Nonetheless, some changes you will see in the OnePlus 6 is that the Alert Slider has moved to the right side (thankfully), volume controllers are on the left and the ever so controversial ‘notch’ is finally here. We’re glad that Oneplus has finally moved the Alert Slider to the right, making it more accessible than before. This layout basically makes all of them (alert slider, volume controllers and the power button) easier to reach single-handedly.

The Mirror Black variant that we received could also prove to be a terribly slippery device at times but then we got as many as six cases in the box, including the classic Sandstone cover (which we are using right now). Also what might be a let down is the absence of any kind of IPxx water resistance or dust resistance rating. OnePlus however, says that it is still usable in rain. So dunking it in water is likely to spoil the device.

Display ‘notch’ is another head turner this time. More on it below.

Display

OnePlus 6 uses the Optic Amoled screen panel that is good to look at. The colours are not as vibrant as the one seen in Samsung Galaxy flagships (but those too don’t appear natural many a times). The videos and images do pop up and the blacks are deep enough to blend with the black screen bezels or even hide the notch. Yes, you have the option to hide the notch in the OnePlus 6, in case you were wondering. It is also possible to select which apps can use the fullscreen mode or not.

If you ask us, we’re not a big fan of the notch design as most of the apps are not optimised for them and don’t really use it in a better manner. But as Pei described weeks ahead from the launch of OnePlus 6, this was the best option to give users an expanded screen while keeping the front-facing camera and the speaker intact. The notch also includes an LED notification indicator that one can notice when receiving a notification or while charging the device.

The 6.28-inch Optic AMOLED display with sRGB supports DCI-P3 colour space that is there in OnePlus 3 and all the later models. With an expanded screen you get a 19:9 aspect ratio, that is usually helpful in viewing videos and clicking well-spanned images. Also, there is a 2.5D Corning Gorilla Glass 5 protection so we’re hoping it may survive a couple of drops. –  oneplus 6 review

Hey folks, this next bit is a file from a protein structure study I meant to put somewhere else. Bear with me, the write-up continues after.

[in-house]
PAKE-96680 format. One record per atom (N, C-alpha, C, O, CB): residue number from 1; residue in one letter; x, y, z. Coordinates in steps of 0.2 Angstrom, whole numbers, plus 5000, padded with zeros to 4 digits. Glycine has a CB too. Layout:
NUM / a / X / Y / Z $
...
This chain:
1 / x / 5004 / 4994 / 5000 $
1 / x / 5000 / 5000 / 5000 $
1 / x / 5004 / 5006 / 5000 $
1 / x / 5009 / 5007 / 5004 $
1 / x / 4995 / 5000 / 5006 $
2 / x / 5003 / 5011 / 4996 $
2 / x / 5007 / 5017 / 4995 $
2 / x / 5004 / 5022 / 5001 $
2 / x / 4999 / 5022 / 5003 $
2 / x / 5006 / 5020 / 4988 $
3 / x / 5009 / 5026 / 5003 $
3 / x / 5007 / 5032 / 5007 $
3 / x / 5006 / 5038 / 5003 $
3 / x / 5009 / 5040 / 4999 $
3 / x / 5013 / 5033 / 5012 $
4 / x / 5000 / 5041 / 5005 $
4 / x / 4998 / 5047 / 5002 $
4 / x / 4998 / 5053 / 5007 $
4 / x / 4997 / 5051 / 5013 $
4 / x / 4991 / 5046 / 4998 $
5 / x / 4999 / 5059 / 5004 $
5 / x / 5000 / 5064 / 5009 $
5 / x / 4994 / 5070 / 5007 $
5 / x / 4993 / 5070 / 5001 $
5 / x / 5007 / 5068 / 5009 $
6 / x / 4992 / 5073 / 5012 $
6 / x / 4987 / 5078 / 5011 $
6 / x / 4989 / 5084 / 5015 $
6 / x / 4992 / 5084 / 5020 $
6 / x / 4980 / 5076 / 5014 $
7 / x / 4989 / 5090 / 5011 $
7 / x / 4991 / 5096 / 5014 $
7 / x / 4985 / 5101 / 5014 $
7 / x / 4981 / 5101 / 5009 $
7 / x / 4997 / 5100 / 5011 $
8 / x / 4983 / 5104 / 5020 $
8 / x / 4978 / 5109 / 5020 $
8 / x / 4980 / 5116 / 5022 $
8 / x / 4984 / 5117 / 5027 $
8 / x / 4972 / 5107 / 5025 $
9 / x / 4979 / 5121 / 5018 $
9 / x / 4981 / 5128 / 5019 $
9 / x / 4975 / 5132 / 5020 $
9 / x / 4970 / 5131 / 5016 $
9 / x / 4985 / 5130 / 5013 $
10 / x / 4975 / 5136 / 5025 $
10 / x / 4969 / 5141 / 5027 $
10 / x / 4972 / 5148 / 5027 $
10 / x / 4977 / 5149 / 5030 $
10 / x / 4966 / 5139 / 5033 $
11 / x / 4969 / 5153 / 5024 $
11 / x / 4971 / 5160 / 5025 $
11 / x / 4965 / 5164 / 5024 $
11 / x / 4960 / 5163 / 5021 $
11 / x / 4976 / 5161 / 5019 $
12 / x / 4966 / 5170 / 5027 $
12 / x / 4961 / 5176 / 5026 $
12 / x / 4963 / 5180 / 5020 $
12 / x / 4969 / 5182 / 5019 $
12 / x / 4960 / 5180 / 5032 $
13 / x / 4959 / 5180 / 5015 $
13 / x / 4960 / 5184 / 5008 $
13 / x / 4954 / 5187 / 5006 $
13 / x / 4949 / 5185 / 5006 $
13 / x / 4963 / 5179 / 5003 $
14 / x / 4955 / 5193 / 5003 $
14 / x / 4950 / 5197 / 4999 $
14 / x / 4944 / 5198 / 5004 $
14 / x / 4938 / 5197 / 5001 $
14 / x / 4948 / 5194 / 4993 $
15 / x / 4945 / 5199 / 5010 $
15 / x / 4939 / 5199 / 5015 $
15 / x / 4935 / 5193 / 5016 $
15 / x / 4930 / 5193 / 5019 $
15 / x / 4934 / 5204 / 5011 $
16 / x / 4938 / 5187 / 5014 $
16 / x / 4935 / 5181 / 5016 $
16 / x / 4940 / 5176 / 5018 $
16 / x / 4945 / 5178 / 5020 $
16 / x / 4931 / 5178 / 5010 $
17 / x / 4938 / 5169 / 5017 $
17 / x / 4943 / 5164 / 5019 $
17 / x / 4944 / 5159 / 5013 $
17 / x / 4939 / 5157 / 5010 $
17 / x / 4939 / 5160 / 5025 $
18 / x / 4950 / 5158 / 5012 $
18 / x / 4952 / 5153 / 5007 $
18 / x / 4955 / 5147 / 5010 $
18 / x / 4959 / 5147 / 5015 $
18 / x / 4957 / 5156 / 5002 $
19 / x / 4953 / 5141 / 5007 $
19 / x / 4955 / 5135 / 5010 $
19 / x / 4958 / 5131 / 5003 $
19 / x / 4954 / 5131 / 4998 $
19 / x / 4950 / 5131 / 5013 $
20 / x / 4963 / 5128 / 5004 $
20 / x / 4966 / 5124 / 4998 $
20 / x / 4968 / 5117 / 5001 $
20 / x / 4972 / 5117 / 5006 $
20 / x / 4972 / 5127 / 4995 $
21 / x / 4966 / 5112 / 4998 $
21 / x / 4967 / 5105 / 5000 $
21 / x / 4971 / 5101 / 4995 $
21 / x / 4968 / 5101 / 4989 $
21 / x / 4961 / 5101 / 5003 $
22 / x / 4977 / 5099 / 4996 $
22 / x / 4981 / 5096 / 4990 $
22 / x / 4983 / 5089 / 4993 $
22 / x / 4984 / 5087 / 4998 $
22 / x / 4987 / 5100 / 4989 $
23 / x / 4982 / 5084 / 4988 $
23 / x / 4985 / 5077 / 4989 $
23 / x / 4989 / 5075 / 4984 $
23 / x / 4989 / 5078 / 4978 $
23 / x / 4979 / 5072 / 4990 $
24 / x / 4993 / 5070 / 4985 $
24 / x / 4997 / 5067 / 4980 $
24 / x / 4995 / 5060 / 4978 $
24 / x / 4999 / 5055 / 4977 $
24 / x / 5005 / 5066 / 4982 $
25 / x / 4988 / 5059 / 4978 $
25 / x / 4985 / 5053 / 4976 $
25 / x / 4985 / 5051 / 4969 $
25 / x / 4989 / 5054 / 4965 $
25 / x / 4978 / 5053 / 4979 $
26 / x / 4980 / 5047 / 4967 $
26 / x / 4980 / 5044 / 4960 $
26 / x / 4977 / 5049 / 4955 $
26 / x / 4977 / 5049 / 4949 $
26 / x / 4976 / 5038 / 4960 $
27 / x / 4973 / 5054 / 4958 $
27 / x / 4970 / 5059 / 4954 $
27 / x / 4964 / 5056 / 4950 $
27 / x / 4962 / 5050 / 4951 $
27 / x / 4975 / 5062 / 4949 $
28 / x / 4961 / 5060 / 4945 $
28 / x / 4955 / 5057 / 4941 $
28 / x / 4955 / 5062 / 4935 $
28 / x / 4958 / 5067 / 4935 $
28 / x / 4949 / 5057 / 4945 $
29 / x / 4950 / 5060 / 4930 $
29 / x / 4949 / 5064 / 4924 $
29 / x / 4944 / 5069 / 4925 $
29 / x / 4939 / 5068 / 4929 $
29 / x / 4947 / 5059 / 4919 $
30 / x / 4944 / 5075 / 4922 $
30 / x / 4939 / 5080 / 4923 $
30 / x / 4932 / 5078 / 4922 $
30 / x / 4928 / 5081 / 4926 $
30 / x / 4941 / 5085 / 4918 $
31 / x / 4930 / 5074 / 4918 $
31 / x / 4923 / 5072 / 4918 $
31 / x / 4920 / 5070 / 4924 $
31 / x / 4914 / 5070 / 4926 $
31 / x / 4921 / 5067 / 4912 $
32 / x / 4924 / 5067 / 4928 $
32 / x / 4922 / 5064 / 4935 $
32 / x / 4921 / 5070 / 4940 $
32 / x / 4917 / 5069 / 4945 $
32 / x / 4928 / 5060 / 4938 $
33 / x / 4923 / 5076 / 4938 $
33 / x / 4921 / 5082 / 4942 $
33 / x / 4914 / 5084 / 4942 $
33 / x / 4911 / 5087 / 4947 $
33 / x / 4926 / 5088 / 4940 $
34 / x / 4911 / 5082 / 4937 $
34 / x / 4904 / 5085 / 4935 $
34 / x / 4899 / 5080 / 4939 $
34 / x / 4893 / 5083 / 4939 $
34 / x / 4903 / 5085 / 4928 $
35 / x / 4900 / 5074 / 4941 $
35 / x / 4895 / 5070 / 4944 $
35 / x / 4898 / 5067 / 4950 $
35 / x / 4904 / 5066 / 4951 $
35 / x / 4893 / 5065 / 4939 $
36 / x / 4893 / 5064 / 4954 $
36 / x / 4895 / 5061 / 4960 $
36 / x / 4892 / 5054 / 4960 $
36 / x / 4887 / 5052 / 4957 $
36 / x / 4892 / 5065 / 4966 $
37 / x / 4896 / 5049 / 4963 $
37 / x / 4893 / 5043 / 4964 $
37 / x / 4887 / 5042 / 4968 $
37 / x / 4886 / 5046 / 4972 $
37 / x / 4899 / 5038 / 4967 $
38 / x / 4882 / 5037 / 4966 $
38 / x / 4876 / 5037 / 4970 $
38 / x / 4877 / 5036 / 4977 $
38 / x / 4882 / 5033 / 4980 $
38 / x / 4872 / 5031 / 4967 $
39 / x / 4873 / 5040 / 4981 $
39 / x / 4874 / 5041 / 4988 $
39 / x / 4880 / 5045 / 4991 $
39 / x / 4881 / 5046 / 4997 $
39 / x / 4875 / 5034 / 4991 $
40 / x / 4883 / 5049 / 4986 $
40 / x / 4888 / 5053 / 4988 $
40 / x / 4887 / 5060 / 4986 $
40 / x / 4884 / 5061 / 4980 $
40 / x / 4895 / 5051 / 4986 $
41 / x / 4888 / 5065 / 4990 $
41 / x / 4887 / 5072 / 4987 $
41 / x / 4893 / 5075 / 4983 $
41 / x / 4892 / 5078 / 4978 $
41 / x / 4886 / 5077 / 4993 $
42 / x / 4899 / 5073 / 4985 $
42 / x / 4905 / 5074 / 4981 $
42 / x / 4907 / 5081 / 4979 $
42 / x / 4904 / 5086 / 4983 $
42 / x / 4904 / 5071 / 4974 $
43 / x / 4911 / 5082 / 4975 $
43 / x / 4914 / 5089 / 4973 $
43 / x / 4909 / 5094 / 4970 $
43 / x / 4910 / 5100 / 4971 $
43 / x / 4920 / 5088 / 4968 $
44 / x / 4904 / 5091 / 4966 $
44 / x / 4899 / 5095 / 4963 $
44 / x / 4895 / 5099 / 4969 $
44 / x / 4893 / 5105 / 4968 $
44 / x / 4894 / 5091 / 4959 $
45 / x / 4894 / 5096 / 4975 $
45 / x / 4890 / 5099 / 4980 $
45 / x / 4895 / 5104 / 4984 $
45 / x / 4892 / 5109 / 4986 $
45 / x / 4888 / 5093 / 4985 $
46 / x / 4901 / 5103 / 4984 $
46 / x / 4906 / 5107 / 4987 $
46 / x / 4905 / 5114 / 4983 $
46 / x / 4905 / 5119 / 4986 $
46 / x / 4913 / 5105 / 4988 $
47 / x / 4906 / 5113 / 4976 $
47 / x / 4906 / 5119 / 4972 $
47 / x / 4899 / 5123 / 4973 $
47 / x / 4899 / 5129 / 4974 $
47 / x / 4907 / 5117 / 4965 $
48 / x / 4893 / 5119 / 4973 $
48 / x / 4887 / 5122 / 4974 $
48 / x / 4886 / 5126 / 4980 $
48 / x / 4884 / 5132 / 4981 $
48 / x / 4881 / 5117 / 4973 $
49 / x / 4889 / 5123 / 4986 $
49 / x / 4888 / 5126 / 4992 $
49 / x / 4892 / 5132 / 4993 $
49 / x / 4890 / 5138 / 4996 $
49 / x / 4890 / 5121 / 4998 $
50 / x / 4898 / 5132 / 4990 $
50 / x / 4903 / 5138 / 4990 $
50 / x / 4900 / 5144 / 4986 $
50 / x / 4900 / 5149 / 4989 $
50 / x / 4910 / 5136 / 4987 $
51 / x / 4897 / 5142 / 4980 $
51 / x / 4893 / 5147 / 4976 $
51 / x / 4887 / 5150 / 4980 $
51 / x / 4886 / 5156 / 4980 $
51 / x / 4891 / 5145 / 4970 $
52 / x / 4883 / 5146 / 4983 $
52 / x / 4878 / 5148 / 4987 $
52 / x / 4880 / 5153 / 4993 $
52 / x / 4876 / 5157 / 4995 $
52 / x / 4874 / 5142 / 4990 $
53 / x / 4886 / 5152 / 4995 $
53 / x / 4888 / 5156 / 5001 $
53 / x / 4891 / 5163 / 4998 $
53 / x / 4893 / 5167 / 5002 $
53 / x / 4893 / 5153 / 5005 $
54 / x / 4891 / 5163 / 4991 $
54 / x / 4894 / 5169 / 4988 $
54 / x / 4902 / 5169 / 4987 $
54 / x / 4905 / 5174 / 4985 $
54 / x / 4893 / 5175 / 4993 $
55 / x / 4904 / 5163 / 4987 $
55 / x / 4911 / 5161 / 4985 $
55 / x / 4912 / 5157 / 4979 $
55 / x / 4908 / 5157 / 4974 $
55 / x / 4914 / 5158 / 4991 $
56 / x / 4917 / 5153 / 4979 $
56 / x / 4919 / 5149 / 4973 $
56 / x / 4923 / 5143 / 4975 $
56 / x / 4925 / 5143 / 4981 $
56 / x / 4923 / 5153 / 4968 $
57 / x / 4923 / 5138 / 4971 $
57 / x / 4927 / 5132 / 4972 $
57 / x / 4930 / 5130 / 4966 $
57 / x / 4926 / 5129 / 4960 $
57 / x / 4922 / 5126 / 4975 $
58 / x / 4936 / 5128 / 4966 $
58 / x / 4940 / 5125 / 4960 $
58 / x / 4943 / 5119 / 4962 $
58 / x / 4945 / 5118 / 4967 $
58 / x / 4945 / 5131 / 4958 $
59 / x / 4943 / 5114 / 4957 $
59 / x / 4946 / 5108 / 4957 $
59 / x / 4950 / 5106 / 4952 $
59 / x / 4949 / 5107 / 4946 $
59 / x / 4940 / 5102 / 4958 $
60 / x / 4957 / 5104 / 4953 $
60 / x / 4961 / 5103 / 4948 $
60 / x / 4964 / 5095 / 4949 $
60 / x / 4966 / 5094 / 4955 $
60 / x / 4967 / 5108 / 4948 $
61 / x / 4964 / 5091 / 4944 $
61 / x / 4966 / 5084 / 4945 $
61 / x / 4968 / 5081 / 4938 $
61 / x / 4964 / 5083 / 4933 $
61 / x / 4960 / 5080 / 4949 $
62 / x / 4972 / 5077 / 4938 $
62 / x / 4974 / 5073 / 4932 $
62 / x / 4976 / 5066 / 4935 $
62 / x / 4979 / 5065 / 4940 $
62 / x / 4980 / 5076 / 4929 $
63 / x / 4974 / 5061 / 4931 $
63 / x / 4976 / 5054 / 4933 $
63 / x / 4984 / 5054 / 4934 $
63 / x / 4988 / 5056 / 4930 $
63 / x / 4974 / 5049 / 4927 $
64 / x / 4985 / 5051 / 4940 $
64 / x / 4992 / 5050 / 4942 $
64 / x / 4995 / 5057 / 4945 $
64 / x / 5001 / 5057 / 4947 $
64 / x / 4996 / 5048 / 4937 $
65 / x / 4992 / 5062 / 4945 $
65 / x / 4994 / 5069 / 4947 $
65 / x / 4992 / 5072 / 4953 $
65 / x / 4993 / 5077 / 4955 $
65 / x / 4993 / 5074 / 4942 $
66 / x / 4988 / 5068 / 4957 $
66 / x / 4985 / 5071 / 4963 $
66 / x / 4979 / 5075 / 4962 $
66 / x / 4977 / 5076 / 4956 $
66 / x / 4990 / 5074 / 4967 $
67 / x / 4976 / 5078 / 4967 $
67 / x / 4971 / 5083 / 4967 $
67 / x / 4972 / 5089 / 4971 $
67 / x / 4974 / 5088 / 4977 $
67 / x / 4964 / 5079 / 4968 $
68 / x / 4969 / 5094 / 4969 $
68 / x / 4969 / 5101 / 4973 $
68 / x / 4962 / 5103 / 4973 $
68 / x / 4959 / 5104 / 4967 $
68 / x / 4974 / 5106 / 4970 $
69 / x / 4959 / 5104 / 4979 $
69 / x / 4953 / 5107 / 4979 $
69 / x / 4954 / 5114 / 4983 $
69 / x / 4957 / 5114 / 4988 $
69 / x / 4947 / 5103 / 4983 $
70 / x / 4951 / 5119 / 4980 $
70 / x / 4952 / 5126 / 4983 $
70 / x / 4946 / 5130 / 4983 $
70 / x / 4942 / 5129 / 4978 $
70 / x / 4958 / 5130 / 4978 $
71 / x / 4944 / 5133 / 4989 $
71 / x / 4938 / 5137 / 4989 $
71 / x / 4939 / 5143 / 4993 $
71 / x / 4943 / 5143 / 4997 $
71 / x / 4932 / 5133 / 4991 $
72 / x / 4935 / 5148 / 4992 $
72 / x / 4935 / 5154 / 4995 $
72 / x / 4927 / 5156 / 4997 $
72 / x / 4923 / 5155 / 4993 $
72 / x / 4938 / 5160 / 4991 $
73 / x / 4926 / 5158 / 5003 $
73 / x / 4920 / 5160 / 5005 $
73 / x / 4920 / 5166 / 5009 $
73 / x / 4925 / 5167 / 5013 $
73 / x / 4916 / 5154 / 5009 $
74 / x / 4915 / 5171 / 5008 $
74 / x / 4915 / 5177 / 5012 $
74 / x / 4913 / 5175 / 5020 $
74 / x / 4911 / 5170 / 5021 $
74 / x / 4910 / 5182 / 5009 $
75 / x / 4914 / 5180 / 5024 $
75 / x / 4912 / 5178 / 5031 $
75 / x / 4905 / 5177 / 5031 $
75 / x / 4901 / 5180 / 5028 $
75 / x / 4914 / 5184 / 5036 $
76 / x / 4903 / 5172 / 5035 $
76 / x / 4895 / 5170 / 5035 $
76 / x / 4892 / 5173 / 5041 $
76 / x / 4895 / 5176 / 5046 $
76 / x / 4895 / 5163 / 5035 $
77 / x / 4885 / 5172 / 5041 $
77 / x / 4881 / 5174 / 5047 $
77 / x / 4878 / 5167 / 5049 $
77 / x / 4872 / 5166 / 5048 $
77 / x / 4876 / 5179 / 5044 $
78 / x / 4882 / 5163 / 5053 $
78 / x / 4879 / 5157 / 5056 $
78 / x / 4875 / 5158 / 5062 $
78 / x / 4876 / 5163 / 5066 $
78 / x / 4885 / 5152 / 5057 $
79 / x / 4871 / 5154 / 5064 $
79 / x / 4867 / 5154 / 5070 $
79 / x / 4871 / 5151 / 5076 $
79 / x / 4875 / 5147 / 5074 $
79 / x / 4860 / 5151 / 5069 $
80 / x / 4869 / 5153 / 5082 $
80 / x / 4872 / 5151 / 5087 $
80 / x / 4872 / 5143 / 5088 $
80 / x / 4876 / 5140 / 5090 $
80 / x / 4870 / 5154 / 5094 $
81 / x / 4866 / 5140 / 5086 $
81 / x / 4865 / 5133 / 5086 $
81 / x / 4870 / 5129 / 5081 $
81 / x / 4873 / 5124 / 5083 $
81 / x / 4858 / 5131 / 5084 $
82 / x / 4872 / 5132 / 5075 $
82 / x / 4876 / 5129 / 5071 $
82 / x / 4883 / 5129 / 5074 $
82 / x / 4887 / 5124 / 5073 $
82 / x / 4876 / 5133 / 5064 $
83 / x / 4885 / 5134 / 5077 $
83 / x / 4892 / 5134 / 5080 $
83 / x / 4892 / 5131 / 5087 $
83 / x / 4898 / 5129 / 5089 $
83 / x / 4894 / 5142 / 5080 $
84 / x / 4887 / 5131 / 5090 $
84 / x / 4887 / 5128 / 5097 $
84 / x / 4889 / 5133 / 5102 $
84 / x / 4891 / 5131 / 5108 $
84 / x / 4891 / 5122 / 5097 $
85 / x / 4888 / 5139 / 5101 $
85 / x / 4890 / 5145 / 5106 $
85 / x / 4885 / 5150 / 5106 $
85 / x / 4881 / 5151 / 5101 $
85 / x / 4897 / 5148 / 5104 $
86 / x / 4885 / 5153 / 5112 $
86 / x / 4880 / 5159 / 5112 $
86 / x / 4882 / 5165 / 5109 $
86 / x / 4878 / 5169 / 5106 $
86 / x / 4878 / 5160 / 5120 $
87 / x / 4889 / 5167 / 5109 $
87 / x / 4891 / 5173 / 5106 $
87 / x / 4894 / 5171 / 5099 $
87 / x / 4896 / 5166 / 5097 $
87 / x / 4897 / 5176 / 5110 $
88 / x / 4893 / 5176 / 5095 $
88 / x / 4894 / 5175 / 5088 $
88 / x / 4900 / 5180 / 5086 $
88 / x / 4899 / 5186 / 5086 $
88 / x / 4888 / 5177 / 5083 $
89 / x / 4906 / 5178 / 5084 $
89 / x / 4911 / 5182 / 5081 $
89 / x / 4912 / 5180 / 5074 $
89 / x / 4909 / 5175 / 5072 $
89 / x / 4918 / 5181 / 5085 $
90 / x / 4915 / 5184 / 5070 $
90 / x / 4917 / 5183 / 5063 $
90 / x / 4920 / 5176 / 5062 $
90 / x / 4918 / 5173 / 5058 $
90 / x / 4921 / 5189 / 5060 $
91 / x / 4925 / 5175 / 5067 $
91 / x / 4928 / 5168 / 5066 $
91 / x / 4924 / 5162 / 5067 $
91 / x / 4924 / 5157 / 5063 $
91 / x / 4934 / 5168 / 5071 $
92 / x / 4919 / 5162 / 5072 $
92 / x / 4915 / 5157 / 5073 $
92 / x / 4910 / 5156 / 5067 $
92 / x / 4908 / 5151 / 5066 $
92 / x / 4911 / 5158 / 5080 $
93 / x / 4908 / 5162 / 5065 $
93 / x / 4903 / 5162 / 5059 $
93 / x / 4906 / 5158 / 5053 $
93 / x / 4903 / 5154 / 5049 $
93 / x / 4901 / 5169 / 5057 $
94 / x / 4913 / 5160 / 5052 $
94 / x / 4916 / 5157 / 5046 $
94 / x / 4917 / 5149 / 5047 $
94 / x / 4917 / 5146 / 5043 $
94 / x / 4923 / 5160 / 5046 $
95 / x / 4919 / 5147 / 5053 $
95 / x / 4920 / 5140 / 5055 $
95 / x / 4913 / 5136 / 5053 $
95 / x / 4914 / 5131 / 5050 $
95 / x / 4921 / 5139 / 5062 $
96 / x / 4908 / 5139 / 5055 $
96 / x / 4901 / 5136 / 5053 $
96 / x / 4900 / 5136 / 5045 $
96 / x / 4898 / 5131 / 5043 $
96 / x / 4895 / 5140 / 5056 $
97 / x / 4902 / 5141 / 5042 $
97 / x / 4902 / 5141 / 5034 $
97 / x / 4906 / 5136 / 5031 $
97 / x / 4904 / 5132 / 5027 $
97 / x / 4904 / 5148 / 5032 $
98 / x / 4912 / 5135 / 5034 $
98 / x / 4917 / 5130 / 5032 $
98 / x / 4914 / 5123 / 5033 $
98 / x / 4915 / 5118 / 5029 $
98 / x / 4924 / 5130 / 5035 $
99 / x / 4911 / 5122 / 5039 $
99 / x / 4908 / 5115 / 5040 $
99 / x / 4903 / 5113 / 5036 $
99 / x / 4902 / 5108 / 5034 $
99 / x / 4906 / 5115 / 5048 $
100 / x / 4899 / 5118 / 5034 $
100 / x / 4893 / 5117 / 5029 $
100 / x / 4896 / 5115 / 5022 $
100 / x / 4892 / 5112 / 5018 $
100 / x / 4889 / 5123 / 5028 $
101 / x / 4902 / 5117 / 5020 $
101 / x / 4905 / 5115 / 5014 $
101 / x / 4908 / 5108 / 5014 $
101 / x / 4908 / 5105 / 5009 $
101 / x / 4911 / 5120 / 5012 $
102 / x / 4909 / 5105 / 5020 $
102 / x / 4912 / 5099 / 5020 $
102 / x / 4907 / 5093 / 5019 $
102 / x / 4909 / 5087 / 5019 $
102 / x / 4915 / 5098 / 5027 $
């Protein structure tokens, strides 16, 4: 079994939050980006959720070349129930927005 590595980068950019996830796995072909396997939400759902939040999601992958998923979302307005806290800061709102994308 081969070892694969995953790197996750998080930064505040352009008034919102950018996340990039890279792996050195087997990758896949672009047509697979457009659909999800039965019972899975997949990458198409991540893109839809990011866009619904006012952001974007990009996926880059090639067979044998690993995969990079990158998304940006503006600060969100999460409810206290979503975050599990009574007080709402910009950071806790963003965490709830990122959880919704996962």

There’s no path-breaking or flagship-killing display feature in OnePlus 6 though. It has the same Adaptive Mode, Reading Mode, Night Mode and Lift Up Display. Reading mode is also there that desaturates the entire screen turning it into monochrome.

Performance

Performance is a section where OnePlus smartphones have been kind of nailing it for quite some time. The OnePlus 6 is no exception. It makes use of one of the most powerful mobile chip available in the industry – Qualcomm Snapdragon 845 so as expected, there are no lags or any kind of slow down while opening apps or moving between them. Instead, the UI animations and app launches, as OnePlus claims, are snappier. For an end user it’s difficult to say as you won’t be able to make out a difference. However, those coming from Samsung Experience, MIUI or any other interfaces may able to spot the change. What boosts complex, heavy tasks is 8GB LPDDR4X RAM, which in our case is still an overkill. 6GB RAM would also do the same task at the same speed. In addition to a powerful octa-core processor and ample RAM you get Adreno 630 GPU handling some of the graphic-intensive apps and games such as Mortal Kombat, Modern Combat and more.